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Maungatapu Circuit, Mt Richmond Forest Park

Image of the December 2021 Wilderness Magazine Cover Read more from the
December 2021 Issue

This walk is an exploration of Nelson’s mineral belt and even includes a Māori argillite quarry dating to the 16th century. By Darren Watts

The track begins at Matai Dam, continuing past the spillway and onto a forest road which soons splits; going left leads up the side of a hill, above the Matai River South Branch. 

The road sidles southwards, eventually gaining the ridge and 500m later there’s another track junction, with the trail to Dew Lakes to the right. 

This track climbs steadily through sections of native vegetation and mineral belts, until after about 600m Rush Pool is reached. This was created by Māori in the 16th century for quarrying argillite, and there is a quarry about 50m above the pool.  Harder stone from Nelson’s Boulder Bank was lugged to the quarry to aid in mining argillite, which was widely sought by Māori due to its ability to hold a sharpened edge for tool making and weapons. Stones should not be removed from this area. 

About halfway between Rush Pool and Dew Lakes, just past Pt682, the vegetation opens up, providing views towards Nelson and Tasman Bay. This is a good spot to rest and soak in the view. 

The track shortly leaves the open area and again enters the forest. The incline is fairly easy-going until about the 800m contour when it noticeably steepens and veers to the east to skirt the headwaters of a tributary to the Matai River North Branch.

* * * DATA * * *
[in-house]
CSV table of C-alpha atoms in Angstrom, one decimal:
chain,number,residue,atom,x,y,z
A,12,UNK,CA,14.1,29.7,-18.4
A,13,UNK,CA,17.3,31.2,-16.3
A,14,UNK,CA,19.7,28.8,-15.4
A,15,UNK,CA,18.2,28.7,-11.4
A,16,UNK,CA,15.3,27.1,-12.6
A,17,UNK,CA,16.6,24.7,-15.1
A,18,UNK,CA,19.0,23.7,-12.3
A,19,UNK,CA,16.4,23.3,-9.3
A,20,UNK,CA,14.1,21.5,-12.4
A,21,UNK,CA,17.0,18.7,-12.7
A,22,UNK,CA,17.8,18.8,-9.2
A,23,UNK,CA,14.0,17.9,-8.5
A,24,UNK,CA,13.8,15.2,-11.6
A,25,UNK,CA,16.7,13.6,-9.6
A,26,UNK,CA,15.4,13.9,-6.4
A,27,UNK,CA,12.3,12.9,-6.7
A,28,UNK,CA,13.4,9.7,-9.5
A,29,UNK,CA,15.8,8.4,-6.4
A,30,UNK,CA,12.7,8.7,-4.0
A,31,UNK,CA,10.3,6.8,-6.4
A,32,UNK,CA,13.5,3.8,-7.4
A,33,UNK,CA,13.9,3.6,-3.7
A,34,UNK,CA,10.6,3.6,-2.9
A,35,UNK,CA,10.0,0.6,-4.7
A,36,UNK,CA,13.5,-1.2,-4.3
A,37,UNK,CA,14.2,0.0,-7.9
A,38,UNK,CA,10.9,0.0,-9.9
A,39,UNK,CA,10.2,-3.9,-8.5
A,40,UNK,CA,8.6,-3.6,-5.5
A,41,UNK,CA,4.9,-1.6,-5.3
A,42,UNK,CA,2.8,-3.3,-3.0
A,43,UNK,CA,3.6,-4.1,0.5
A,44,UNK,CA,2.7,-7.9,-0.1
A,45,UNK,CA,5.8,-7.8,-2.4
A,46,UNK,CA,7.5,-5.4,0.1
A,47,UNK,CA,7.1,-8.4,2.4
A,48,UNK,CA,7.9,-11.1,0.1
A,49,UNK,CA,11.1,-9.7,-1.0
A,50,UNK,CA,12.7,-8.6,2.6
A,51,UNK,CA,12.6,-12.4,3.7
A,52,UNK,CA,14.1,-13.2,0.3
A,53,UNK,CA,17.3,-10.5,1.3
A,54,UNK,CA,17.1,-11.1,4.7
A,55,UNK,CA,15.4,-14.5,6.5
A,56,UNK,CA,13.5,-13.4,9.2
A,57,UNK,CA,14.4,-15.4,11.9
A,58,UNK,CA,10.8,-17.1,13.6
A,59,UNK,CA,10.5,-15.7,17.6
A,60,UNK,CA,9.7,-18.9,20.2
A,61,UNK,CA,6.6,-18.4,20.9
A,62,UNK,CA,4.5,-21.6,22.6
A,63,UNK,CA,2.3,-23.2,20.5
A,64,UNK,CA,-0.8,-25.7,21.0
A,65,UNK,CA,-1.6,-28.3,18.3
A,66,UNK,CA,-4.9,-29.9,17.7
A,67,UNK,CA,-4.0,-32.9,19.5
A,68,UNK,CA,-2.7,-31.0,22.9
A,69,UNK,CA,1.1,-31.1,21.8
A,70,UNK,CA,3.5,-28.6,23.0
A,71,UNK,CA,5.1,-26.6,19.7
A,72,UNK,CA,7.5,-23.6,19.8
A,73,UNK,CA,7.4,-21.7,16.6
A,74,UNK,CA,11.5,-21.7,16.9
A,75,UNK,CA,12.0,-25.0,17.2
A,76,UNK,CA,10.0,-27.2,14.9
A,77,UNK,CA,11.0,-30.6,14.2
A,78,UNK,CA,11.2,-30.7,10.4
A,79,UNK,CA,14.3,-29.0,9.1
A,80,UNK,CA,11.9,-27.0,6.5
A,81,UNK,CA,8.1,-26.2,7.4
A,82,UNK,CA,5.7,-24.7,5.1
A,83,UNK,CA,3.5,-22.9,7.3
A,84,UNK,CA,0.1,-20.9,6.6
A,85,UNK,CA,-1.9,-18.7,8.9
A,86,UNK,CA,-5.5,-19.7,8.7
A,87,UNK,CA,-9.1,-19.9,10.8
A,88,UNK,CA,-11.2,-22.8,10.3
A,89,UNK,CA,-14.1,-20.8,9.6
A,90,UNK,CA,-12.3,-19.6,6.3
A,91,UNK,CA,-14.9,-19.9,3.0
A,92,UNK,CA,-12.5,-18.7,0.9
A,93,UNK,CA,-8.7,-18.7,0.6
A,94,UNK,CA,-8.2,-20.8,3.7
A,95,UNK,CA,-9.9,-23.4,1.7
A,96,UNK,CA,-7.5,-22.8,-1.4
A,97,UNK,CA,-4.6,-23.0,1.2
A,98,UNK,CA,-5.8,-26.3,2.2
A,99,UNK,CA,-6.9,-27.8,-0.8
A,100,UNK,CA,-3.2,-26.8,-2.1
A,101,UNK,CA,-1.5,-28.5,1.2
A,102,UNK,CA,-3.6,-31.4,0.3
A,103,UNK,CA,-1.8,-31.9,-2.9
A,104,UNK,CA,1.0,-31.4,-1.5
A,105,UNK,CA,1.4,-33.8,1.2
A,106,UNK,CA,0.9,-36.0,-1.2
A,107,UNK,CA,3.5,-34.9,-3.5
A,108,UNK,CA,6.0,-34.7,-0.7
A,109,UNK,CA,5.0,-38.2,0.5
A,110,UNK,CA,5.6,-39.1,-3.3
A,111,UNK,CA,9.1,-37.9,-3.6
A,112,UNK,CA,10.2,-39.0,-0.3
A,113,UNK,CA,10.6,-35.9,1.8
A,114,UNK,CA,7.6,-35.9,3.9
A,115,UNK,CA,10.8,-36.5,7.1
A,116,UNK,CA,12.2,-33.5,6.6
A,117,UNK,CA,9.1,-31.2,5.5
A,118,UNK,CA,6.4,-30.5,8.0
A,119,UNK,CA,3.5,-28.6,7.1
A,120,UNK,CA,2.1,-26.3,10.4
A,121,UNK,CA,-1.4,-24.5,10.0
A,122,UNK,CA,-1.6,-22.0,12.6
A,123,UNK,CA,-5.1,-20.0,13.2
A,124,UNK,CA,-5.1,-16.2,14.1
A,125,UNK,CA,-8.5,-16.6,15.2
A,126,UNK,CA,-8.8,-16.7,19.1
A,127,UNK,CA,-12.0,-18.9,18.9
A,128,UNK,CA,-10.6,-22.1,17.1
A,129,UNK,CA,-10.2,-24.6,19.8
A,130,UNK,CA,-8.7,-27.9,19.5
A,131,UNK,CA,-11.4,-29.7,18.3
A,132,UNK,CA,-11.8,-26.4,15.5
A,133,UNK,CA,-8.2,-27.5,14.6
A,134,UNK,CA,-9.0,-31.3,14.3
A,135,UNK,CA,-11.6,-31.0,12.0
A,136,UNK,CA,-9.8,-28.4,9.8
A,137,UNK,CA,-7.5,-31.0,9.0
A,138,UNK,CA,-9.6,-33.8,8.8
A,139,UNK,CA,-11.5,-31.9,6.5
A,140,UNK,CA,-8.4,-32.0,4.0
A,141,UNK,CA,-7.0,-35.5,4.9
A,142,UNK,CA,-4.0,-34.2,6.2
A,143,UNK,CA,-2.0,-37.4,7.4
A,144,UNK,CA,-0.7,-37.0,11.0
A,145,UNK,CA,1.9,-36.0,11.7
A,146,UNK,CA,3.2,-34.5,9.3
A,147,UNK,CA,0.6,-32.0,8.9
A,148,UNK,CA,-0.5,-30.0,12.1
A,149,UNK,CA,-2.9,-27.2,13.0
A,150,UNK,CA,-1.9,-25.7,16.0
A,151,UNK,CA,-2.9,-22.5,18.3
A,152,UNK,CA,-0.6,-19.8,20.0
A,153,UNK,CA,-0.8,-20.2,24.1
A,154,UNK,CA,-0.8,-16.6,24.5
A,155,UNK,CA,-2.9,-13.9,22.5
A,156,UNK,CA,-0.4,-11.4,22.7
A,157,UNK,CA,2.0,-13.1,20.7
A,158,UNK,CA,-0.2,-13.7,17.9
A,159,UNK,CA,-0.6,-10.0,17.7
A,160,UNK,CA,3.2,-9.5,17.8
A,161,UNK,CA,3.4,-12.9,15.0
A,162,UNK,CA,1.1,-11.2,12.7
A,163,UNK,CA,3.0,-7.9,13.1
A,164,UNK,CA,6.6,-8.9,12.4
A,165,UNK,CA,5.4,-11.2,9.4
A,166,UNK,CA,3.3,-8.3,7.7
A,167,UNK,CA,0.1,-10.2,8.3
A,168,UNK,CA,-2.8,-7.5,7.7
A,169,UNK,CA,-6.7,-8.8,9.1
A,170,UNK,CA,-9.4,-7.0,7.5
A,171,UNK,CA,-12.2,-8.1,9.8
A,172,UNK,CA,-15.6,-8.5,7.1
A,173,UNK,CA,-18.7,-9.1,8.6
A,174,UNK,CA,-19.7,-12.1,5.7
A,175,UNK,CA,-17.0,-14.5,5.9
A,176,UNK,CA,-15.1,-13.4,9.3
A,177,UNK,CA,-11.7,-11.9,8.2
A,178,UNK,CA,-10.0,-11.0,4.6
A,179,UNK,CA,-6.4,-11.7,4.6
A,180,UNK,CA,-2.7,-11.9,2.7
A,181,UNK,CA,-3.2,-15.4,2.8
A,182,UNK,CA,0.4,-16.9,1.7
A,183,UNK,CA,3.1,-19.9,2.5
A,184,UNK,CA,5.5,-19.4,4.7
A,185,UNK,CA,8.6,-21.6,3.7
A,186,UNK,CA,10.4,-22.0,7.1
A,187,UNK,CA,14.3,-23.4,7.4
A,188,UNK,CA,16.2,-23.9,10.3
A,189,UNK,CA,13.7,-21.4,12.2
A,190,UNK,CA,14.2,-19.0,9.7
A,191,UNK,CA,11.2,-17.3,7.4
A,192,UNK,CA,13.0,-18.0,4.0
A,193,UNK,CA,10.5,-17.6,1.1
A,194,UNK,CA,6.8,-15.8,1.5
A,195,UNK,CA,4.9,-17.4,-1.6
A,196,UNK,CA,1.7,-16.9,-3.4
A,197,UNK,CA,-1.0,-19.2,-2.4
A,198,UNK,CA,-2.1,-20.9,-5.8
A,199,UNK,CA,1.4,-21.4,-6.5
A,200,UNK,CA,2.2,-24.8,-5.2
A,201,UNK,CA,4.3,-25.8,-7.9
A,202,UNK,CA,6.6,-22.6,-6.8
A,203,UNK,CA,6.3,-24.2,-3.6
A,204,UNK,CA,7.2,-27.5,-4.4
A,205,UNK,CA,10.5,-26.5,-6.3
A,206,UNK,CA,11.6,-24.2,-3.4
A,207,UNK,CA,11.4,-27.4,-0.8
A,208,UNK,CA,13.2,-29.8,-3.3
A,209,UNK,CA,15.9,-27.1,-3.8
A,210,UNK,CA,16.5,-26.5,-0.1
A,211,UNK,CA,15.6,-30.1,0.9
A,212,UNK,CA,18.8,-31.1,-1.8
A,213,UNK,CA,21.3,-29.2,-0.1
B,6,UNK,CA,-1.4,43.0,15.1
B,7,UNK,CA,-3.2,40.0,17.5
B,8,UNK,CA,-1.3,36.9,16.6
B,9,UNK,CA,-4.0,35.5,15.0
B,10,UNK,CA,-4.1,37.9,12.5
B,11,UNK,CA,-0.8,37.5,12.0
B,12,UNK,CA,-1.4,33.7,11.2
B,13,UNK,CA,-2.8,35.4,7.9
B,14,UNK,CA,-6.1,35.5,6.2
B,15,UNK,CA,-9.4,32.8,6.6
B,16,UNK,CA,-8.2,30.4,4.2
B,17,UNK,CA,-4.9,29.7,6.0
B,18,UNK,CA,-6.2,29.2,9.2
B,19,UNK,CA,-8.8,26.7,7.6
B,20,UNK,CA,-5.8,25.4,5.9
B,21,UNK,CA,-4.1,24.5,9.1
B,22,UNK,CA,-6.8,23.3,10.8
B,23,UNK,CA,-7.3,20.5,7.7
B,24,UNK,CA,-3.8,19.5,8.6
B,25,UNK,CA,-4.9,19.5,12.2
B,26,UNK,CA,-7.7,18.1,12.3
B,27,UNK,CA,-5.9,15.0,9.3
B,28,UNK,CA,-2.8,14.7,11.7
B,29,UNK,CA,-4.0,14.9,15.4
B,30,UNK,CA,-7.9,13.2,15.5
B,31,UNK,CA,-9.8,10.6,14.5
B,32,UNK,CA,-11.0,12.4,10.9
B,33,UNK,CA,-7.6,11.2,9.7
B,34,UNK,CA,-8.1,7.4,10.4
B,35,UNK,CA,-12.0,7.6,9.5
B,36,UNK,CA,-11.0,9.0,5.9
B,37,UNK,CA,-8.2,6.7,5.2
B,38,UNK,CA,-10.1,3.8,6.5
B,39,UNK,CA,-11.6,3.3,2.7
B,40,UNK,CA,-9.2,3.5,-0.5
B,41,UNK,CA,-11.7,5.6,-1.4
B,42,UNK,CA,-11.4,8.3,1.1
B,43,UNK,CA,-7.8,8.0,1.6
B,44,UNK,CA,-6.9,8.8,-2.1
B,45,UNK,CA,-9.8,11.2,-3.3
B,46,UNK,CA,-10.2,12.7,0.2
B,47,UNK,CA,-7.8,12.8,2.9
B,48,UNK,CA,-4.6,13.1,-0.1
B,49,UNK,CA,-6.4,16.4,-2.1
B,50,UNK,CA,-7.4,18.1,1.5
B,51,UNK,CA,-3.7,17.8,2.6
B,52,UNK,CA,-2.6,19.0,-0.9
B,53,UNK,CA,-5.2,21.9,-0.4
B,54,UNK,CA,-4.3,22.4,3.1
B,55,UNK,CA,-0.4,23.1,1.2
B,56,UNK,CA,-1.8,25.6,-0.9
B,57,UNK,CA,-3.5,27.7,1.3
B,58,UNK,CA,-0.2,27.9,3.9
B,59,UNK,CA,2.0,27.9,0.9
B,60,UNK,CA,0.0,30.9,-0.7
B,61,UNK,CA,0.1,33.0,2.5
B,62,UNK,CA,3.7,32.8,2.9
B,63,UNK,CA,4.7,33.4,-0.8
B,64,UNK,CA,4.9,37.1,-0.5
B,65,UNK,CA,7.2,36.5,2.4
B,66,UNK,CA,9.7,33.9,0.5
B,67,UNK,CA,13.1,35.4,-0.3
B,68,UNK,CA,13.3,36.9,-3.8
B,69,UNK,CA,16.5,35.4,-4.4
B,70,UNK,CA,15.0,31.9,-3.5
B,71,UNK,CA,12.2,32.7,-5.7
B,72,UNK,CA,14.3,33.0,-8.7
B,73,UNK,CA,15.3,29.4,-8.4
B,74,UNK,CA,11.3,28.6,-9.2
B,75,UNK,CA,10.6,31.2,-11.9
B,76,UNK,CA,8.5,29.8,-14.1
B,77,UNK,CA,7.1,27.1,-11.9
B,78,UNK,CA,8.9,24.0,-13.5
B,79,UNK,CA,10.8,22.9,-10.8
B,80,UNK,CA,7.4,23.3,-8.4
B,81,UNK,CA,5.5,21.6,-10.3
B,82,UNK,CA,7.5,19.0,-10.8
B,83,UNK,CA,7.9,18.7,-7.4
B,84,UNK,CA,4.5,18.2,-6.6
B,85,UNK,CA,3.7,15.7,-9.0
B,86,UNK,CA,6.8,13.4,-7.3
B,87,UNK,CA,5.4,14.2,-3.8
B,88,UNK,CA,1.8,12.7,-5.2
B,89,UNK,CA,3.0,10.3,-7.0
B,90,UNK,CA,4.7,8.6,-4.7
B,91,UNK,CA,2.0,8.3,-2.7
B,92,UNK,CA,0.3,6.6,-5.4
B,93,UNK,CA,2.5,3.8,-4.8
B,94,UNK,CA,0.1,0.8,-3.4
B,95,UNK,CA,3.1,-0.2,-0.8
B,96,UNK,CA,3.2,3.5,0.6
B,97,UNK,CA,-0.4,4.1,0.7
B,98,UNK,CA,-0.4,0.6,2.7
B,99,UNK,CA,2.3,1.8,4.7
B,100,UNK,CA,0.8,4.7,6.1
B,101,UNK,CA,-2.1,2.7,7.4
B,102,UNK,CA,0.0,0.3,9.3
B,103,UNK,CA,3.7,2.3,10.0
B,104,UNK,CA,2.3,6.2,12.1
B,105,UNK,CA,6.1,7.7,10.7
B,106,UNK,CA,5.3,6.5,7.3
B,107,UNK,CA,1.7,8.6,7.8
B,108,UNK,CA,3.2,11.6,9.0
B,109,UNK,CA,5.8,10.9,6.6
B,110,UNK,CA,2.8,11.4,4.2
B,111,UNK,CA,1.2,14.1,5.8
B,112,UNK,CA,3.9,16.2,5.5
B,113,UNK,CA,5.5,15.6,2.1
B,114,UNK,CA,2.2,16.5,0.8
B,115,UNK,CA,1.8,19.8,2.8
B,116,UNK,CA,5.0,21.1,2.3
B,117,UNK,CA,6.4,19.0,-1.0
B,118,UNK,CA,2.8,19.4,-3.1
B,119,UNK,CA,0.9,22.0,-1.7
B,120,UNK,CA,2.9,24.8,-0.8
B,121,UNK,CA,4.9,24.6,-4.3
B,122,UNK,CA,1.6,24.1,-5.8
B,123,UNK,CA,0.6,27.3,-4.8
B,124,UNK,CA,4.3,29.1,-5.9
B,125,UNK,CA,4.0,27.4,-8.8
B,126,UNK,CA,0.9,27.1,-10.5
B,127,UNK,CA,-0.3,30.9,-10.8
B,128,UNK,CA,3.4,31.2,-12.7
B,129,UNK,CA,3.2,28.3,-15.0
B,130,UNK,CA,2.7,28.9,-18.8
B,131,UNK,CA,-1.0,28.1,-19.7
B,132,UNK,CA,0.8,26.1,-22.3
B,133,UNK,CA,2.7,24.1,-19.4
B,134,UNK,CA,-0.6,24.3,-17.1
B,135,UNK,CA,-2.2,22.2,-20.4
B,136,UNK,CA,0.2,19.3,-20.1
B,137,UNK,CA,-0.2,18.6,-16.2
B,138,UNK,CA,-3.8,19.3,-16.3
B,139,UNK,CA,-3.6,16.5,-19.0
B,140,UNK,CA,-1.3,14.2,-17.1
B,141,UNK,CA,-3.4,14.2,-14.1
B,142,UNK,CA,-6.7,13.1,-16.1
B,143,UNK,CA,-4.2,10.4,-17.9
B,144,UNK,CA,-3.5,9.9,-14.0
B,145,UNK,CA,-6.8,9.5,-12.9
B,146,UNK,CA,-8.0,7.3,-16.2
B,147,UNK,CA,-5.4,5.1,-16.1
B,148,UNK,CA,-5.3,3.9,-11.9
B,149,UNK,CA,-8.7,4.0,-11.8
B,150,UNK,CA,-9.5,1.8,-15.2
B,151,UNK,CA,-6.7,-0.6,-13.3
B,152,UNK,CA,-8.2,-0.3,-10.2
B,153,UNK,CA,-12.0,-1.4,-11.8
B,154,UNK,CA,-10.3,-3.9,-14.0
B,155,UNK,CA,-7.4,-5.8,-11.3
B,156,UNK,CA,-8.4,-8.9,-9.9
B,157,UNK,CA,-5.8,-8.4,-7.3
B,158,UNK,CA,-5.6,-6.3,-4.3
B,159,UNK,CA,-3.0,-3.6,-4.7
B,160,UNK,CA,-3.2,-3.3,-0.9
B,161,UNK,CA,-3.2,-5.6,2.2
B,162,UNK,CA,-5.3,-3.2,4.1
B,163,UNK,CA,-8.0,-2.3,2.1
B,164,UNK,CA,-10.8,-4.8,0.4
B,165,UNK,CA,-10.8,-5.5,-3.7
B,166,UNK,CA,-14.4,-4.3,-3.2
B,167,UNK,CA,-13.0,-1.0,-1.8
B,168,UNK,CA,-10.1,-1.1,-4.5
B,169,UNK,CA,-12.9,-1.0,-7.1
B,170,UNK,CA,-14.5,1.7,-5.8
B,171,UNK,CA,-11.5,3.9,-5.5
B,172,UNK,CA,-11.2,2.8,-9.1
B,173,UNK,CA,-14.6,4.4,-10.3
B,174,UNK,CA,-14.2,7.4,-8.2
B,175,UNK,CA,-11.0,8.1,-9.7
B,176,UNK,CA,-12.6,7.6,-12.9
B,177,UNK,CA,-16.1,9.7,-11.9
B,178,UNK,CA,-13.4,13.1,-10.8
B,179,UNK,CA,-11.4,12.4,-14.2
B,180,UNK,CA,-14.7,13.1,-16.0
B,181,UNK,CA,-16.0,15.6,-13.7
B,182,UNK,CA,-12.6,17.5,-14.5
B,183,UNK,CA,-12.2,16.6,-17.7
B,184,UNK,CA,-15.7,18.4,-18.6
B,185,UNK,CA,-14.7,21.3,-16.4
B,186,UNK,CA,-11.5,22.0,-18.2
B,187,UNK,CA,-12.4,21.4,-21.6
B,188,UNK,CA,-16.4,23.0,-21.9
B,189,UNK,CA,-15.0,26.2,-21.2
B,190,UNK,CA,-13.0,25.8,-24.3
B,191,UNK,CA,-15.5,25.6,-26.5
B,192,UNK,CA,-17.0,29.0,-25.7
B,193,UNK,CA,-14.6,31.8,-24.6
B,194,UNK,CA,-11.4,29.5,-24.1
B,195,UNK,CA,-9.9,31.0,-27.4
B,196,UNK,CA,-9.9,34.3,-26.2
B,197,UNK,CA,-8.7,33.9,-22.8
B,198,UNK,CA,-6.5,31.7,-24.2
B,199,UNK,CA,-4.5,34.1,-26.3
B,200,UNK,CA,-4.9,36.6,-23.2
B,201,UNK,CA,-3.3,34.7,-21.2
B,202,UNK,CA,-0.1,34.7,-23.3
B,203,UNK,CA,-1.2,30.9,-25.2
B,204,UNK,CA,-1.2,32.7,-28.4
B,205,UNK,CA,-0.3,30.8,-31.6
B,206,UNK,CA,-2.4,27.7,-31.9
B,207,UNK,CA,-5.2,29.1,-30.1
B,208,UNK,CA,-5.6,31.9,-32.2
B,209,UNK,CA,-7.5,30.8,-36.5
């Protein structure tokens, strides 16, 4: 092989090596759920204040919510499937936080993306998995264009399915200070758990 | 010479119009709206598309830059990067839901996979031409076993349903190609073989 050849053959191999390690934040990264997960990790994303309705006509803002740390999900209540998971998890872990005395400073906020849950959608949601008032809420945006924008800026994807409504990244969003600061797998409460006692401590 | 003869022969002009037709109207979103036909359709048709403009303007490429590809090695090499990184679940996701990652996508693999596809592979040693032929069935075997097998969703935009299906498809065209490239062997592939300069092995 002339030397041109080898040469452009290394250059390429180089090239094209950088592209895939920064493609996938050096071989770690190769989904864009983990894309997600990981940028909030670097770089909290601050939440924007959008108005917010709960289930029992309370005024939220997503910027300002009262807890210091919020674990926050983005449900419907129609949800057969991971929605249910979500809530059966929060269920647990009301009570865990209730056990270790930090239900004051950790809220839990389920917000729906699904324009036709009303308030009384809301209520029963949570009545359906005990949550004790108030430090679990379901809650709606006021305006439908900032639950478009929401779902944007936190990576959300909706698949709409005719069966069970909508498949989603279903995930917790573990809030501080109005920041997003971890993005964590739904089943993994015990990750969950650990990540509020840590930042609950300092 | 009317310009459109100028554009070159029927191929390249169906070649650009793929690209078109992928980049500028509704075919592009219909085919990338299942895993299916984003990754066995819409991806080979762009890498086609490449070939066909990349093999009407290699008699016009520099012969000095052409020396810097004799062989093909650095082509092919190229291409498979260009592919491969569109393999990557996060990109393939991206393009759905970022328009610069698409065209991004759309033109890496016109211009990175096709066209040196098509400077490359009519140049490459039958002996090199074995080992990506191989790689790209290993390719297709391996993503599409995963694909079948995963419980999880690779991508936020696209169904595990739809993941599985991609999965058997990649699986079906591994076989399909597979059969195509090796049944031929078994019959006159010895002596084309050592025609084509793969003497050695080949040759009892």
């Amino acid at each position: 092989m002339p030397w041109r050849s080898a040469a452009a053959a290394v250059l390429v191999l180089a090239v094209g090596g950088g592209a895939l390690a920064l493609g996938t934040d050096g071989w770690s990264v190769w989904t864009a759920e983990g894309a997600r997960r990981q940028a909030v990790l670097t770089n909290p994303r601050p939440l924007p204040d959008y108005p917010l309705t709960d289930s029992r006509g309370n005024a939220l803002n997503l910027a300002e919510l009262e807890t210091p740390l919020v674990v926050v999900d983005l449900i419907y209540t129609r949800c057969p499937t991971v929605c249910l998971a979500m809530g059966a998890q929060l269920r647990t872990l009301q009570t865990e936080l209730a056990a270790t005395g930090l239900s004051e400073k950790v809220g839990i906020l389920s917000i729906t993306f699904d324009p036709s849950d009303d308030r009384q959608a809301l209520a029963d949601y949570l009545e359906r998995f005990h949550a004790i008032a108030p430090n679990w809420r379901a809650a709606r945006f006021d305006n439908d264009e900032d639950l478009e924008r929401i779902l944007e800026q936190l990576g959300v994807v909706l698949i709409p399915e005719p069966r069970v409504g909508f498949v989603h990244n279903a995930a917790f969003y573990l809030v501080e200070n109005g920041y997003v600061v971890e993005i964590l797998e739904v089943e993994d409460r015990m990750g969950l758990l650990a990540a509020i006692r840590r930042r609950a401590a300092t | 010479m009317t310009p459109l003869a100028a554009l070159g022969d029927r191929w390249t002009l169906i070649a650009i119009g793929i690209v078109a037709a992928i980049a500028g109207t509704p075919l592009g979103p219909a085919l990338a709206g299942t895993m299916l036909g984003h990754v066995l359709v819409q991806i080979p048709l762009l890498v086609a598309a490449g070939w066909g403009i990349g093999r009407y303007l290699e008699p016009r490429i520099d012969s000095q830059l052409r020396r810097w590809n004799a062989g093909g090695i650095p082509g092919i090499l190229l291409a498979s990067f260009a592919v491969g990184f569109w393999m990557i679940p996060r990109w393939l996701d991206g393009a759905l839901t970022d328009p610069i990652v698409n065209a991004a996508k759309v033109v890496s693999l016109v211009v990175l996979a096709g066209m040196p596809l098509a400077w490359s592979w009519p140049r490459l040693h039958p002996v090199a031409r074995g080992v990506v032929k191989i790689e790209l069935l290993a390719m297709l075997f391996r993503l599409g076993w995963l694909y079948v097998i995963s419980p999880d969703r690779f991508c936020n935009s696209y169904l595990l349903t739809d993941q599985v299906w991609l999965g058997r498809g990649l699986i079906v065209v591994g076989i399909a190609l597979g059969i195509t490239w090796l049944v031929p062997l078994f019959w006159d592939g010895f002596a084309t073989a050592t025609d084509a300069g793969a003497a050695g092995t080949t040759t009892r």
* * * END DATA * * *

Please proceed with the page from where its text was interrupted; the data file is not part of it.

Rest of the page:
A short while later the track gains the Bryant Range where a sign points east to Dew Lakes and west to Dun Mountain and Rocks Hut, two and four hours away. 

The shallow, unspectacular lakes are reached within five minutes and trampers may wish to continue for 10-minutes to Maungatapu (1014m), where there are excellent views to Tasman Bay, Pelorus, Havelock and even the mountains of the Kaikōura ranges. 

The track drops off Maungatapu and veers to the north, passing through beautiful bush all the way to Maungatapu Saddle. At the saddle, the route meets the Maungatapu Track, a 4WD road that can be busy with motorcyclists during the weekend. 

The trail drops steeply from the saddle, quickly losing 510m in just 3.2km as it passes Surveyor’s Flat and reaches a bridge over the Maitai River North Branch. 

Walkers pass through a steep-sided gorge to reach the Maitai Dam lake, from where the trail climbs briefly to the 220m contour to skirt the water and regain the road, which can be followed back to the start. 

Distance
16.3km
Total Ascent
1265m
Grade
Moderate
Time
6-7hrs
Access
Maitai Valley Road end
Map
BQ26

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